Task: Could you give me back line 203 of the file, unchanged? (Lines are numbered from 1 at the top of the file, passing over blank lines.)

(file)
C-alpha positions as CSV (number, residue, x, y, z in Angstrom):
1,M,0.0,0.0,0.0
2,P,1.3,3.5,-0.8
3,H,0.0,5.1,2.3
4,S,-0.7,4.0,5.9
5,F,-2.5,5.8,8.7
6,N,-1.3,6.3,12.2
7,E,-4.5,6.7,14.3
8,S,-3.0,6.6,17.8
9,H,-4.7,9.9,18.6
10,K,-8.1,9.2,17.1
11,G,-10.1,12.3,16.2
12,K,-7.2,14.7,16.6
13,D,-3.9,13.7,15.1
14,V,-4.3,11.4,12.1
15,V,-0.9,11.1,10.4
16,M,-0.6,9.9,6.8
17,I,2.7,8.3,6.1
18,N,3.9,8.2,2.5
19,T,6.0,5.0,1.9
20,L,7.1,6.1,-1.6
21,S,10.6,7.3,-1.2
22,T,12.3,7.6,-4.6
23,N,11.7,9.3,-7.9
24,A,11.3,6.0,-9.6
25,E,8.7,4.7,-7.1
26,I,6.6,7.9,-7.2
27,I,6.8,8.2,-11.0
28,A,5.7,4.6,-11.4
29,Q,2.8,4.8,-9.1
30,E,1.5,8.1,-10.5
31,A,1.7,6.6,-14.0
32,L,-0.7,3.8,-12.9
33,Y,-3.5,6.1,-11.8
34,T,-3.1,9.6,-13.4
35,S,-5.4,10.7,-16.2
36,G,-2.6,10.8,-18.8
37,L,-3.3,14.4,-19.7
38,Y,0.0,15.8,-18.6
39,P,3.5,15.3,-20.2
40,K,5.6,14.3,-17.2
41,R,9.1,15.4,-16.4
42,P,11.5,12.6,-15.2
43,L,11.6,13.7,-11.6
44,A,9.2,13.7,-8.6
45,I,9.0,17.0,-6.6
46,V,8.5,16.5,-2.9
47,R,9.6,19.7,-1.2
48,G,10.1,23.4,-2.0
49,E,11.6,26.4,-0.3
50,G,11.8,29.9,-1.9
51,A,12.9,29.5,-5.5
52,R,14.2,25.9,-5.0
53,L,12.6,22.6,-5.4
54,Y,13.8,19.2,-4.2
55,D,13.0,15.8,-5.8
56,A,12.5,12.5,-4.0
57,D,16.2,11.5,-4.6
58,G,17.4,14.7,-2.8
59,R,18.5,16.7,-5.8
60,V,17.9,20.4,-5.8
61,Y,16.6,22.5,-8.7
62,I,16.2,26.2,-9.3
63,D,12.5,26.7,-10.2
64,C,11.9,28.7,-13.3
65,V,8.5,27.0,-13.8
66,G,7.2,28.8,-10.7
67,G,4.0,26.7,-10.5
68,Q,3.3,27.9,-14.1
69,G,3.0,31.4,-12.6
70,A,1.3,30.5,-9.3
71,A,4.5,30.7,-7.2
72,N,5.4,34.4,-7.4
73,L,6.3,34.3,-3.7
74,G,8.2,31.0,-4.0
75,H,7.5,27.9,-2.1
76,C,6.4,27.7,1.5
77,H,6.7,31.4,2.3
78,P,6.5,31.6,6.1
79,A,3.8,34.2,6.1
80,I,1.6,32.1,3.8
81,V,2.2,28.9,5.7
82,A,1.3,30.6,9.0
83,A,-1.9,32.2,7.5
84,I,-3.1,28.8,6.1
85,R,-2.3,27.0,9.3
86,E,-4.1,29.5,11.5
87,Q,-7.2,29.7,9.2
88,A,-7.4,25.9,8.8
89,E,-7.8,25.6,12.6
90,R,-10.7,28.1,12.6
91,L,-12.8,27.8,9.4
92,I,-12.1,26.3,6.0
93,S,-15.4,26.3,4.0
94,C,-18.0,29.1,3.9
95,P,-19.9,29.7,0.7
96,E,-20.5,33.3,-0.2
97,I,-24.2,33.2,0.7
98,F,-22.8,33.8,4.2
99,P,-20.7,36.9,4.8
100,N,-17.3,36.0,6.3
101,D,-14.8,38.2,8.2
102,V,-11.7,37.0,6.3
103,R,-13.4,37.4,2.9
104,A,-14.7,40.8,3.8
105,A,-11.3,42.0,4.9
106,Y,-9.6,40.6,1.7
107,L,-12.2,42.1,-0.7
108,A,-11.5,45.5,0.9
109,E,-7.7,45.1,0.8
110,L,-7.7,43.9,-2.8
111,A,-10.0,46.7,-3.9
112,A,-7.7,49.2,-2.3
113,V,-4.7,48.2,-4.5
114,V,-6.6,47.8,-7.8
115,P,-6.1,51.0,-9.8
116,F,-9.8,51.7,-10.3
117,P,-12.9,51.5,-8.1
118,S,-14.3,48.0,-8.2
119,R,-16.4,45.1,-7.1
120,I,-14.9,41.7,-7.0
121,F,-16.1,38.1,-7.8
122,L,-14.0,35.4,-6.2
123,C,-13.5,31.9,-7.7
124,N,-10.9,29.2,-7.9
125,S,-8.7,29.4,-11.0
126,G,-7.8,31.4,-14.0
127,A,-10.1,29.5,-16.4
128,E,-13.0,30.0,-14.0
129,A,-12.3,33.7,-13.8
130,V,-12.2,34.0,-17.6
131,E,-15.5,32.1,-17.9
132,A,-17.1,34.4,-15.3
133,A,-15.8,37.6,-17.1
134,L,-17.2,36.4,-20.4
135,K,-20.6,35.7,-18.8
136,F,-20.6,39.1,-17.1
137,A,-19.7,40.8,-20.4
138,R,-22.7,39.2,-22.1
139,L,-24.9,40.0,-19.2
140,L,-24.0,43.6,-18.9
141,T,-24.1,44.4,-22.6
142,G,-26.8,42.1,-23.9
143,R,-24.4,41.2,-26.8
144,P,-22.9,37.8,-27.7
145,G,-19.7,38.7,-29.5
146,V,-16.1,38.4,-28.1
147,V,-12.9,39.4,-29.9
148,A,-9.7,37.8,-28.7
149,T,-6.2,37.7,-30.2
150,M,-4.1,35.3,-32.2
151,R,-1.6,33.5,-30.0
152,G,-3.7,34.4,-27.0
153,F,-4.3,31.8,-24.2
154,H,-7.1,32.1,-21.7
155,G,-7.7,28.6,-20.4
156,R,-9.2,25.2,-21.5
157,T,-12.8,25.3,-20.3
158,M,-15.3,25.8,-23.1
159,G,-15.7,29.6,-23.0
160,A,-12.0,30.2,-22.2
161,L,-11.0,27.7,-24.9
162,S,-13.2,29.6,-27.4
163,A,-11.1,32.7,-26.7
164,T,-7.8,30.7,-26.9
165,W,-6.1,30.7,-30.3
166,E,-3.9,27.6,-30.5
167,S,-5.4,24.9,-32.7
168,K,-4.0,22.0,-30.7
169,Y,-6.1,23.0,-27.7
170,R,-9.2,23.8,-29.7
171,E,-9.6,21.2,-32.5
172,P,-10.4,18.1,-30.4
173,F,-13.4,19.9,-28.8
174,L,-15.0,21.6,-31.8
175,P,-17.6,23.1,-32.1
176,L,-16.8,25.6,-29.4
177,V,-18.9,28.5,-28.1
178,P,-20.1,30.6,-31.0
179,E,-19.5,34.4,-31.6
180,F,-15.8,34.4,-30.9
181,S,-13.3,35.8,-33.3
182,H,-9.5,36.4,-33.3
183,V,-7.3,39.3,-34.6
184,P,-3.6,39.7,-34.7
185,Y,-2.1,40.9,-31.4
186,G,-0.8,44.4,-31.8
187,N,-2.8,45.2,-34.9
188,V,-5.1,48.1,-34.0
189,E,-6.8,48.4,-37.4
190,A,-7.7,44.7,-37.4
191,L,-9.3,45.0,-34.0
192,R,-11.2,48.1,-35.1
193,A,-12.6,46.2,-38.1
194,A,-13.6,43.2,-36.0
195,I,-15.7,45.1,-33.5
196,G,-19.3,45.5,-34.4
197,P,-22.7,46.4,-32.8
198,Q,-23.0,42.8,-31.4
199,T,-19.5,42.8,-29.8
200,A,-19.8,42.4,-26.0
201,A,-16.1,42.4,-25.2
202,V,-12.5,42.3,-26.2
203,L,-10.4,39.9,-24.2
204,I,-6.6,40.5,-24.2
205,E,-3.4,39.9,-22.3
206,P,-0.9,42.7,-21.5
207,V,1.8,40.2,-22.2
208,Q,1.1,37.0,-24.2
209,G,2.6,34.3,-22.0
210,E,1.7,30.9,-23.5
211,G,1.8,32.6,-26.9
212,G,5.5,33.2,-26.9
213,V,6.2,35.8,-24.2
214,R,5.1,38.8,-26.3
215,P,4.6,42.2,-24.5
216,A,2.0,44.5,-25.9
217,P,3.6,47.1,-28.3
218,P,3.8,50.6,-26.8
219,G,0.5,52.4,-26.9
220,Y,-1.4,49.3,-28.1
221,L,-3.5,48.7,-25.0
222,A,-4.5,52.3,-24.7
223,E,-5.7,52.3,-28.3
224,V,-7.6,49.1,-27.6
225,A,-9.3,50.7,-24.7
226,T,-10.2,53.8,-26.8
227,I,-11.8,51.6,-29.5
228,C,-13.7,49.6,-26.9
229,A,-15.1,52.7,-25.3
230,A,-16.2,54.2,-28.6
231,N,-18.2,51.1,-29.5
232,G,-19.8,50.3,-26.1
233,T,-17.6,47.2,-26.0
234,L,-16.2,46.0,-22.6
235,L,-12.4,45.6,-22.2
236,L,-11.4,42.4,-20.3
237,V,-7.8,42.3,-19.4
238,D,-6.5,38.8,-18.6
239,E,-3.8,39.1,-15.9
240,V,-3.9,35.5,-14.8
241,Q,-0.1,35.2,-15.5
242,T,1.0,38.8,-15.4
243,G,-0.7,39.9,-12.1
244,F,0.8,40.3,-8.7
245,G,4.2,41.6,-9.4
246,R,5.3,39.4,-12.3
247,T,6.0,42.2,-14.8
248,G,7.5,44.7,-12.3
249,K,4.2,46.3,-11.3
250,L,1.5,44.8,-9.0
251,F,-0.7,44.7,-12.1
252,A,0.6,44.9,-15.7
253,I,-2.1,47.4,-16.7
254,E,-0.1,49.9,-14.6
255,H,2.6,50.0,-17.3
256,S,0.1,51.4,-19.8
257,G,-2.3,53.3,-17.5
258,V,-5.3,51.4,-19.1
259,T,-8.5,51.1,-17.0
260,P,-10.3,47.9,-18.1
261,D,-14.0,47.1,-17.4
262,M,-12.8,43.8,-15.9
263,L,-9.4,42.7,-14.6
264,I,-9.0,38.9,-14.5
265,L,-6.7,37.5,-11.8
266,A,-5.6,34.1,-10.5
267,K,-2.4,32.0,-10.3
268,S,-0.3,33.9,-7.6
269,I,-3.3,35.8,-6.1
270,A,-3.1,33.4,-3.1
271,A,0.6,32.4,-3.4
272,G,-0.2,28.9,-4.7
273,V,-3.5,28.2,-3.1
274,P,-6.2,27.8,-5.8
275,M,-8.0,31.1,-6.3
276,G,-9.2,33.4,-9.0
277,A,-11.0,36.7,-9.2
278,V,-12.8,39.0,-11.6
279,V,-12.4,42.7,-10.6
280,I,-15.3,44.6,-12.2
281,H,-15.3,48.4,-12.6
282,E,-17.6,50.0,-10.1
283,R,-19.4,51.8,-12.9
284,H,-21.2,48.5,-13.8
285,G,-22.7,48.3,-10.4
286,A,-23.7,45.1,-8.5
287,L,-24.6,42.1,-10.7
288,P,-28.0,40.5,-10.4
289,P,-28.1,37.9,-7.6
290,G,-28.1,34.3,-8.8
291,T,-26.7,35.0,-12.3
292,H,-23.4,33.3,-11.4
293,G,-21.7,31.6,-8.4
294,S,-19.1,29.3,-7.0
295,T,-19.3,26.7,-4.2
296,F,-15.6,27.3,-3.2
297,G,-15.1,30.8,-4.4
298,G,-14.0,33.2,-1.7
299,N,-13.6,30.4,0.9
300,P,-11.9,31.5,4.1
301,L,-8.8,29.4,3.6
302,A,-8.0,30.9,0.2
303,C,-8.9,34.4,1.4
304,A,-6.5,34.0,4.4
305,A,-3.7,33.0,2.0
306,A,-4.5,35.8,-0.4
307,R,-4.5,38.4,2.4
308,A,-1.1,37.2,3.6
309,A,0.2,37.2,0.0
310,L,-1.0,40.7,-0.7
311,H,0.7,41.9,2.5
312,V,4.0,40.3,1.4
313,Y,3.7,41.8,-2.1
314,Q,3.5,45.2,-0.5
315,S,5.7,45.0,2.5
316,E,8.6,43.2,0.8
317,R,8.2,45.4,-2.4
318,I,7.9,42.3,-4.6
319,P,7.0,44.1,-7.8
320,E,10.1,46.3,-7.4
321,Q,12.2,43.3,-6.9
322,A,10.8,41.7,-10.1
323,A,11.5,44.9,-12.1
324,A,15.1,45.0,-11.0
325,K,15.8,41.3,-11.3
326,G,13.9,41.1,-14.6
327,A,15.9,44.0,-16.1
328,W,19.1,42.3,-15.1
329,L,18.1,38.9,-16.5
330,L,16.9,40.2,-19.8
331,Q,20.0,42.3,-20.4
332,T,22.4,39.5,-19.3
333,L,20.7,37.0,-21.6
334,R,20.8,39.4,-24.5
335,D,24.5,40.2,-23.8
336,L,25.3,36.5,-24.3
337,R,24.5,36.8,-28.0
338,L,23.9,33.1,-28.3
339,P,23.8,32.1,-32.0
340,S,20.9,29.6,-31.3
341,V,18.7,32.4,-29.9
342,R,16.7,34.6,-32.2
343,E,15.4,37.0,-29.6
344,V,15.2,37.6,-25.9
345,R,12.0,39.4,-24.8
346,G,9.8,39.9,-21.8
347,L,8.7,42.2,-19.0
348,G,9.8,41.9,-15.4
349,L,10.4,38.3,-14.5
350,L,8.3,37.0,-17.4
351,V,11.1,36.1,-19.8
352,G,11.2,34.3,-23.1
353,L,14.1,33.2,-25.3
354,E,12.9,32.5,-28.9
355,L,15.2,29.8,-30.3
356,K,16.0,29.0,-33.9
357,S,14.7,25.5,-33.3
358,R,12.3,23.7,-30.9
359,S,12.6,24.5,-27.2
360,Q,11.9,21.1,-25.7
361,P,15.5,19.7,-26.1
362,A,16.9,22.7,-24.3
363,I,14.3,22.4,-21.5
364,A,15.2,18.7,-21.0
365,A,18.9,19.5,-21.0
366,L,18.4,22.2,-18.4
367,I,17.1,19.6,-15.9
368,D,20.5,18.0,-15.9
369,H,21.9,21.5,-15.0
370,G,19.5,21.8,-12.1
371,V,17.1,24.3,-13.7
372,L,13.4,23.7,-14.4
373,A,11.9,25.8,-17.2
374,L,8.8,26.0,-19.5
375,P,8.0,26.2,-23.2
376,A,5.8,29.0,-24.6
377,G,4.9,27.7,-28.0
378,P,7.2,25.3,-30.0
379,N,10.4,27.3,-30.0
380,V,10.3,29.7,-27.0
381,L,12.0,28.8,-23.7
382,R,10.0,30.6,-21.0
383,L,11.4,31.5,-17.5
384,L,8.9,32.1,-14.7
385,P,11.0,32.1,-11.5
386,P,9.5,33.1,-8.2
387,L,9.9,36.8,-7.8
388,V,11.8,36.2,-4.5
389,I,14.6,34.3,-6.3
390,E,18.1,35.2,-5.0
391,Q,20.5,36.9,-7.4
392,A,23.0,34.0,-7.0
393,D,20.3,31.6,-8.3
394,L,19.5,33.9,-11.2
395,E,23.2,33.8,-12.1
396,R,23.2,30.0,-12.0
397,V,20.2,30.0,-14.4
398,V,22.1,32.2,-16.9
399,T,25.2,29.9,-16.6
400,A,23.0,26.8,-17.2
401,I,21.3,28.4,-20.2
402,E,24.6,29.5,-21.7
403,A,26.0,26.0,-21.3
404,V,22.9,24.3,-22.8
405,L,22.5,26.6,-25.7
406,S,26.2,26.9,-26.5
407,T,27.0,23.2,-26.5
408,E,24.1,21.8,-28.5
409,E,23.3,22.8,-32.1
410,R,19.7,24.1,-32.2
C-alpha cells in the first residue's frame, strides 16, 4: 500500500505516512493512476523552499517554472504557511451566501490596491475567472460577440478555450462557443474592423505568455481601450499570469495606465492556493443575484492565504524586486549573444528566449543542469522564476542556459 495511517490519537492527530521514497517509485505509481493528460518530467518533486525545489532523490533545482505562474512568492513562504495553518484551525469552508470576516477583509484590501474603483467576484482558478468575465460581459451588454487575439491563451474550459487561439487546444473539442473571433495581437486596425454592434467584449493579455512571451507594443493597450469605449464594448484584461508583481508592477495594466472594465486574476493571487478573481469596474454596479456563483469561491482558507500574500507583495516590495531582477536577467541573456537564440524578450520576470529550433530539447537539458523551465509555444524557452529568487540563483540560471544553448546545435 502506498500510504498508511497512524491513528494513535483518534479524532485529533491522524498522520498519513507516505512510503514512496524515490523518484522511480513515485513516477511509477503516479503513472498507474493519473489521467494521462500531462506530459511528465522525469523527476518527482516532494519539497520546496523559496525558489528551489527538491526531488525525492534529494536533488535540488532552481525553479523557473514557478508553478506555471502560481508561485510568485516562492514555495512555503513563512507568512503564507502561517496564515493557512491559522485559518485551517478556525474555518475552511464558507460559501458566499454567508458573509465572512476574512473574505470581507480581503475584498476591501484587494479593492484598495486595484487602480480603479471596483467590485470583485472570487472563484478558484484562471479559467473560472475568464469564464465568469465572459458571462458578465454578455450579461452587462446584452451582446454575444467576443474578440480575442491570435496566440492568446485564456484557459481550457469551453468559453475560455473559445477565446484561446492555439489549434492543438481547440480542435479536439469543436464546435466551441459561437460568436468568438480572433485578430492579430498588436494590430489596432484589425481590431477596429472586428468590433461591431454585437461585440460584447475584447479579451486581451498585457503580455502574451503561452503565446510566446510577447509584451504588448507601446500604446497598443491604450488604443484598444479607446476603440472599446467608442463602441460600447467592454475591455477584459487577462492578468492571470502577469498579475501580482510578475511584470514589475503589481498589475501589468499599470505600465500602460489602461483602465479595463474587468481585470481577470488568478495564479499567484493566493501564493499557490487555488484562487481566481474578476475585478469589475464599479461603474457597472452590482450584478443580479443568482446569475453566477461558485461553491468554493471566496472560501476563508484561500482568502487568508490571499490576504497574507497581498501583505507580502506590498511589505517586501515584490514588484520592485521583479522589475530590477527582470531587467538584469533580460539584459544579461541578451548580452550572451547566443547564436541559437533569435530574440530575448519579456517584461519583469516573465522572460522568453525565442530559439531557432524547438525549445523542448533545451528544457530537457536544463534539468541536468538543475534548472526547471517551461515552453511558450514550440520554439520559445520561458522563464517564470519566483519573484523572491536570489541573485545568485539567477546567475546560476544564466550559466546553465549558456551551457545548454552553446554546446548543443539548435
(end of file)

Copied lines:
202,V,-12.5,42.3,-26.2